Editorial Feature

Superresolution - The Benefits it Brings Your Lab

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The degree of image resolution provided by an optical microscope is restricted by primary physical laws that are collectively referred to as the diffraction limit.

To overcome this limit, scientists created powerful superresolution microscopy methods. These processes are especially useful for specimens that are not compatible with electron or atomic force microscopy; like cellular structures and other highly-sensitive biological specimens.

As superresolution technologies have developed, they became more user-friendly across a wide selection of applications. Some functional super-resolution methods have been developed to address speed and phototoxicity concerns, which makes them suitable for live cell imaging studies.

Because of this, functional superresolution tactics have mostly become the biological imaging technique of choice when a high degree of resolution is required. There are two significant categories involving the various super-resolution tactics fall: deterministic and stochastic.

The primary method of functional superresolution involves localizing the coordinates of diffraction-limited emitters, such as single-fluorescent molecules, fitting their point-spread functions (PSF), and using the localizations to generate a detailed image of the sample.

Stochastic super-resolution tactics accomplish that via a sequence of fluorophore activations and deactivations that pinpoint the locations of single molecules. This system is repeated thousands of times as pictures are acquired point-by-point. Photoactivated localization microscopy (PALM) and stochastic optical reconstruction microscopy (STORM) are two stochastic methods defined by this process.

Deterministic super-resolution methods, such as stimulated emission depletion (STED) and ground state depletion (GSD), take advantage of optical reactions to excitation light to strengthen resolution. These tactics can be used to image structures down to 10 nanometers, offering a high degree of consistency under the proper imaging conditions. However, because they often require the usage of intricate hardware, unique fluorophores, and imaging buffers, deterministic means are unattainable for many conventional imaging studies.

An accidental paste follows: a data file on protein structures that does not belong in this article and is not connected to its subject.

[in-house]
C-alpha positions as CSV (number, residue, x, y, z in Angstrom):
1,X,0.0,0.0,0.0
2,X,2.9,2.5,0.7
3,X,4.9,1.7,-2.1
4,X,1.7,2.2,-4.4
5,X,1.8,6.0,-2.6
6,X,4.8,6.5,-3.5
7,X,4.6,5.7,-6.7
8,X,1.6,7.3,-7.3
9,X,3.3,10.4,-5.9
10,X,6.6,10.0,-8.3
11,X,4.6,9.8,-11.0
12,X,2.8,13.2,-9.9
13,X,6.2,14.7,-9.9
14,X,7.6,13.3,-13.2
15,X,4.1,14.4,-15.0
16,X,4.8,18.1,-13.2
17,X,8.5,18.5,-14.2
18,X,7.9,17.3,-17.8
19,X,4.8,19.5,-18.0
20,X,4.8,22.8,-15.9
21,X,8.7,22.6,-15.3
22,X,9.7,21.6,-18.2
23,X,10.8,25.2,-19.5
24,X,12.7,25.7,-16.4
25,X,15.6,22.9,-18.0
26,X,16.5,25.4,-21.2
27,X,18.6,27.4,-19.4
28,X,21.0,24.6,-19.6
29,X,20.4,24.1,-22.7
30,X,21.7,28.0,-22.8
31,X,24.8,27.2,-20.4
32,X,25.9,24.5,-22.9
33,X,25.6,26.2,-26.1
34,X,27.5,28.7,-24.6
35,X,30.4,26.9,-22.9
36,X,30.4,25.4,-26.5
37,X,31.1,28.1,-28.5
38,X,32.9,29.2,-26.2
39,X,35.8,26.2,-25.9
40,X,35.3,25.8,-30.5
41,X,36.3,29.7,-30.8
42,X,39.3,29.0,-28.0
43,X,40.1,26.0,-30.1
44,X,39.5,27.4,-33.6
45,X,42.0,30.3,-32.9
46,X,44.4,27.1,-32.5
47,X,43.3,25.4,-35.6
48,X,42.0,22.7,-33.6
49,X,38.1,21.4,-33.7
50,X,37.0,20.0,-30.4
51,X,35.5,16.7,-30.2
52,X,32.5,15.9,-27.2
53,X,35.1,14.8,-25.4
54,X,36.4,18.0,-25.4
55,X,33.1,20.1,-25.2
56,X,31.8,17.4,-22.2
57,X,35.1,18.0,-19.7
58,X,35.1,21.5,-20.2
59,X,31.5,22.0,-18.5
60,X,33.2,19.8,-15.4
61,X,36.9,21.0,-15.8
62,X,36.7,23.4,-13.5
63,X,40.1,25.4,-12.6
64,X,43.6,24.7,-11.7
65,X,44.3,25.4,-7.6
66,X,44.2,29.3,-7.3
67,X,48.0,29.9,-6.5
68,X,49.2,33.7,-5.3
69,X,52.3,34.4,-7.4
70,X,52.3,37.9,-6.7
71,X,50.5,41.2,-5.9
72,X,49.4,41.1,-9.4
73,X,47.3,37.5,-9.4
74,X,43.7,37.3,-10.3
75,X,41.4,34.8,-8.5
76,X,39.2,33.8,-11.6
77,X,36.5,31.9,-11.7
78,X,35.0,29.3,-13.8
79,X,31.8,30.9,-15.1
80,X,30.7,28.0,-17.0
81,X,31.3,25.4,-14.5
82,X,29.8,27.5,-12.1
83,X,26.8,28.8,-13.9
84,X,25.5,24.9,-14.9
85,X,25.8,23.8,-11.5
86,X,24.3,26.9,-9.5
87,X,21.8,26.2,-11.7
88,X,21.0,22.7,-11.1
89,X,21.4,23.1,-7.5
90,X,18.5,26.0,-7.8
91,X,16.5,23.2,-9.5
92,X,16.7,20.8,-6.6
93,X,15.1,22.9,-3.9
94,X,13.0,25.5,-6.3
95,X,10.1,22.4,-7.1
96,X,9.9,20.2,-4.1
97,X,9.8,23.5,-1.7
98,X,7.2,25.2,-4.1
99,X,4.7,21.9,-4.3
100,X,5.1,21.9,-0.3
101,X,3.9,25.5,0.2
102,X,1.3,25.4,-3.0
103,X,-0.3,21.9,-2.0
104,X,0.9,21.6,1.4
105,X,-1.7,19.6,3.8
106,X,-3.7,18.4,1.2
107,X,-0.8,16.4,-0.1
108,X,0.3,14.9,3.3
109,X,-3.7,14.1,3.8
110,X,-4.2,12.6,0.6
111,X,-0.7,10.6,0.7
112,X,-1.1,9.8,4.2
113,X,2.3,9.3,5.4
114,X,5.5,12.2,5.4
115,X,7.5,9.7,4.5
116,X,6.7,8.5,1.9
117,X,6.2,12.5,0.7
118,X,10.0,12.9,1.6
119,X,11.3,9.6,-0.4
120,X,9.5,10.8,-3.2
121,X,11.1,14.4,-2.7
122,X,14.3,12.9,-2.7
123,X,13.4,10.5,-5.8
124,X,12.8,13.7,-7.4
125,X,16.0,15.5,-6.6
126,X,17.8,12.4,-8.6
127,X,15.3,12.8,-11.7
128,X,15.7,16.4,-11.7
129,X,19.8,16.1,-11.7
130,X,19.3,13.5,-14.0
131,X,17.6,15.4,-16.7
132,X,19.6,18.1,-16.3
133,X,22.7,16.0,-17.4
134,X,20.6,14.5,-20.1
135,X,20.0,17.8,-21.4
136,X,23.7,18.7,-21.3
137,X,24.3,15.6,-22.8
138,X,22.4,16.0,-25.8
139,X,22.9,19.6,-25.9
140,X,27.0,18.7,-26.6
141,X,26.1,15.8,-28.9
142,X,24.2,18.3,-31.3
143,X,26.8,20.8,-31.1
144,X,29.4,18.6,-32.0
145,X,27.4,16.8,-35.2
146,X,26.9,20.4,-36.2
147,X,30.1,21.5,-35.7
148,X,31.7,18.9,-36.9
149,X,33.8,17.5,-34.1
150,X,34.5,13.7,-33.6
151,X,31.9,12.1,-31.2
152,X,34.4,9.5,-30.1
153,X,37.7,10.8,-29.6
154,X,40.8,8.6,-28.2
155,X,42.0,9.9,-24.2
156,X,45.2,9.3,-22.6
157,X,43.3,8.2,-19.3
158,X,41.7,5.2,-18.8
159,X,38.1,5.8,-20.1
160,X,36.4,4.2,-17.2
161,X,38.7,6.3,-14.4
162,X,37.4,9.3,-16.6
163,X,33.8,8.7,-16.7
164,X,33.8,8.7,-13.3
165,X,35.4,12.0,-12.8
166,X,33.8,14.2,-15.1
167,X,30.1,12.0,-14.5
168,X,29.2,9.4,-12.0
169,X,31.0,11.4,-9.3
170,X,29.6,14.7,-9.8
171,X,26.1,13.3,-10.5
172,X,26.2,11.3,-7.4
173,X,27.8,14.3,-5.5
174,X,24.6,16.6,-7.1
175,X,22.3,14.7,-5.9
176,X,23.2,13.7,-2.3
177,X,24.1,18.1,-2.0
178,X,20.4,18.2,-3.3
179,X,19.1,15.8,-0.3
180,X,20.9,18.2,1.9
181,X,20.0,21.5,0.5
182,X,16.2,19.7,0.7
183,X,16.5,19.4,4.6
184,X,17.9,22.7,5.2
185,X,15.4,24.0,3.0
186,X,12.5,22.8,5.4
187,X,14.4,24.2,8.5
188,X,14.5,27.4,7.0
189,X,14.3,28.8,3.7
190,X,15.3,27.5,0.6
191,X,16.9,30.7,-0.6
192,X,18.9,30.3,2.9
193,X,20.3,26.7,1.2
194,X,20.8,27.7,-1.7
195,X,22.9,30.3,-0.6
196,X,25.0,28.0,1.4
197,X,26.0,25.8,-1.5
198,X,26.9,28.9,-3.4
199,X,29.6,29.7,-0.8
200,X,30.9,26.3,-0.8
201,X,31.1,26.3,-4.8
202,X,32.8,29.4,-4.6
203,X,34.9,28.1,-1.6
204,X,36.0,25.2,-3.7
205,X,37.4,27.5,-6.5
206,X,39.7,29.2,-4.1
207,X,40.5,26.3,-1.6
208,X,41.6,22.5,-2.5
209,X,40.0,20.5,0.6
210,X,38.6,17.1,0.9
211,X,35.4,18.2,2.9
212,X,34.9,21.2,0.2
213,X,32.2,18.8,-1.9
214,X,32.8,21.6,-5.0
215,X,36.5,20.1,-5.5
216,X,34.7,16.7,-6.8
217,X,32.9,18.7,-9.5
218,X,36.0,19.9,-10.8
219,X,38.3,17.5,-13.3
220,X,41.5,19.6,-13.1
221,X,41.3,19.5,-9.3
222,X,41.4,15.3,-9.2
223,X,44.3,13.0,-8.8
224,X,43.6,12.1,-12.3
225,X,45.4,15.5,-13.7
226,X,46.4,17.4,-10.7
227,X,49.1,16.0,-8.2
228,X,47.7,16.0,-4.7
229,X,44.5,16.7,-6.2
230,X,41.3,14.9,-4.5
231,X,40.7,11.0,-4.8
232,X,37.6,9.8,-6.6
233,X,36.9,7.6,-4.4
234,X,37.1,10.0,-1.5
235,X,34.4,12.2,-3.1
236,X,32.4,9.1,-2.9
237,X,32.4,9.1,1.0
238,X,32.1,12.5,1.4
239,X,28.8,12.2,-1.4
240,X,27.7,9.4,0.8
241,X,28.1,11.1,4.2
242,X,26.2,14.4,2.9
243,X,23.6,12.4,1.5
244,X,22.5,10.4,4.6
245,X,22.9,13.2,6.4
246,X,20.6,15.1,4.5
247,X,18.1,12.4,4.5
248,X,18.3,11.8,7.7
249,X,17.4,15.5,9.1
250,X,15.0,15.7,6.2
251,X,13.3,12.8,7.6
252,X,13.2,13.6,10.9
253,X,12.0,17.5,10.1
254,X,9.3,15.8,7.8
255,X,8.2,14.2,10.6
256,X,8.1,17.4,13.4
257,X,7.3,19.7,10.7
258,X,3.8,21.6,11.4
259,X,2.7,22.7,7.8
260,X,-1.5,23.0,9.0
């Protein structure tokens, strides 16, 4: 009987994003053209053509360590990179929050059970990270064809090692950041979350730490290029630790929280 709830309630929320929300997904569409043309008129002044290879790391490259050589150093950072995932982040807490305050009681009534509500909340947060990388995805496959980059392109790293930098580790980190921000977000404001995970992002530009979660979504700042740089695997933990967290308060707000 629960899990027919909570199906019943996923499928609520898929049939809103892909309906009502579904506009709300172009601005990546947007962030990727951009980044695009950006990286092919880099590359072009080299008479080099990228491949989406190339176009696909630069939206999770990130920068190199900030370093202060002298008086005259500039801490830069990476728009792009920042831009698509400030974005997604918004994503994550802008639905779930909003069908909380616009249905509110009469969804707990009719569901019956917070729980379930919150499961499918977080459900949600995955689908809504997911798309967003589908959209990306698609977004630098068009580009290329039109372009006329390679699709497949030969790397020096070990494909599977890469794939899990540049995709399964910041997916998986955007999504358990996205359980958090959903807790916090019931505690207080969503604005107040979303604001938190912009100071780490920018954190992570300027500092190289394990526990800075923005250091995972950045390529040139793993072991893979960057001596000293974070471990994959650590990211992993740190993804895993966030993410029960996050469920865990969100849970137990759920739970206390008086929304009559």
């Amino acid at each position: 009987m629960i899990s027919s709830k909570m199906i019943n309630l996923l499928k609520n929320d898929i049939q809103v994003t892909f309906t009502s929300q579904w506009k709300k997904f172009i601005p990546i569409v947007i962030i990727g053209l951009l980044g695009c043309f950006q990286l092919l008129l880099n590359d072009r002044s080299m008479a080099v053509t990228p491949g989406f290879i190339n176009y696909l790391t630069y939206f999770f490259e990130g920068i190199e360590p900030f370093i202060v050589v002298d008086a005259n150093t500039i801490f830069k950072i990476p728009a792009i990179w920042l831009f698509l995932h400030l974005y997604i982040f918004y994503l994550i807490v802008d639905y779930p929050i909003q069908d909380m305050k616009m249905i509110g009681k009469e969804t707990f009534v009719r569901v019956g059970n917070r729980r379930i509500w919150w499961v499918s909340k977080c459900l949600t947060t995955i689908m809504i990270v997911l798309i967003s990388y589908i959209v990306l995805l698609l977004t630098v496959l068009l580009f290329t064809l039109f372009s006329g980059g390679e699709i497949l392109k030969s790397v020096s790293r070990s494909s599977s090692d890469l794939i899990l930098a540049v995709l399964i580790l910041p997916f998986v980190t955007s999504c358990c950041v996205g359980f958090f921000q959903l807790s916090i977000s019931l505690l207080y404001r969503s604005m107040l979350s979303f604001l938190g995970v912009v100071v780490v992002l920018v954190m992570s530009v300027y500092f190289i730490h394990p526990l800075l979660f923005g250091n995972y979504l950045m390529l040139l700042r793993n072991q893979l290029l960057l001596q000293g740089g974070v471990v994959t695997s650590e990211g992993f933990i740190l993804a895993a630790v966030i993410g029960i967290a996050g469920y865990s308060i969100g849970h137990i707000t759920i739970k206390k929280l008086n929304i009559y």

Other benefits of superresolution

In addition to being able to see structures that had been invisible, superresolution also allows for a number of other benefits.

High-speed algorithms allow superresolution pictures to be seen live. Improvements in graphical processing have removed the barriers of temporal resolution, making real-time superresolution achievable.

Superresolution microscopy also offers added optical depth, enabling the study of subcellular structures and mechanics at the nanoscale. Scientists can clearly observe not just the exterior of the sample, but also up to 100 microns deep inside a cellular sample.

These imaging solutions can be used to obtain comprehensive 3-D super-resolution image information during time-lapse imaging as a result of greater temporal resolutions.

Issues With Using Superresolution

Despite its massive power and potential, there are some inherent difficulties with superresolution microscopy, many of which get worse as the resolution becomes greater.

One significant issue is diminishing returns: As super-resolution systems resolve smaller and smaller features, the population of reacting fluorochromes get smaller, requiring the creation of new fluorochromes with greater quantum yields. The grade of super-resolution pictures can also vary significantly; pictures captured using the same technique can appear very different.

Moreover, some live specimens are more negatively impacted by superresolution imaging than others due to high excitation intensity or prolonged exposure times. The stress put on the sample can also have an impression on information reliability, which can possibly overshadow the advantages of greater resolution.

Optical aberration is one more issue with superresolution. Changes in the refractive index have considerable ramifications on the optical qualities of light. Proper usage of immersion oils built to correctly match the refractive indices of both live and fixed specimens is integral to getting the highest possible resolution.

As laboratories weigh advantages and disadvantages, they ought to consider their particular needs and investigate all superresolution solutions. The best choice is the technique that generates the most useful fluorescence emission while delivering all of the required information.

As technology advances, optical and computational super-resolution solutions are uniting in commercial imaging instruments to offer versatile, multimodal systems capable of generating imagery beyond the diffraction limit. Some imaging systems have confocal and super-resolution modes. These systems let the operator decide on the mode that will supply the best outcomes for a given application. With the same slide, the researcher can switch between confocal and superresolution modes, generating two different datasets. This added benefit allows for different sources of data that can lead to robust findings and greater certainty.

Disclaimer: The views expressed here are those of the author expressed in their private capacity and do not necessarily represent the views of AZoM.com Limited T/A AZoNetwork the owner and operator of this website. This disclaimer forms part of the Terms and conditions of use of this website.

Brett Smith

Written by

Brett Smith

Brett Smith is an American freelance writer with a bachelor’s degree in journalism from Buffalo State College and has 8 years of experience working in a professional laboratory.

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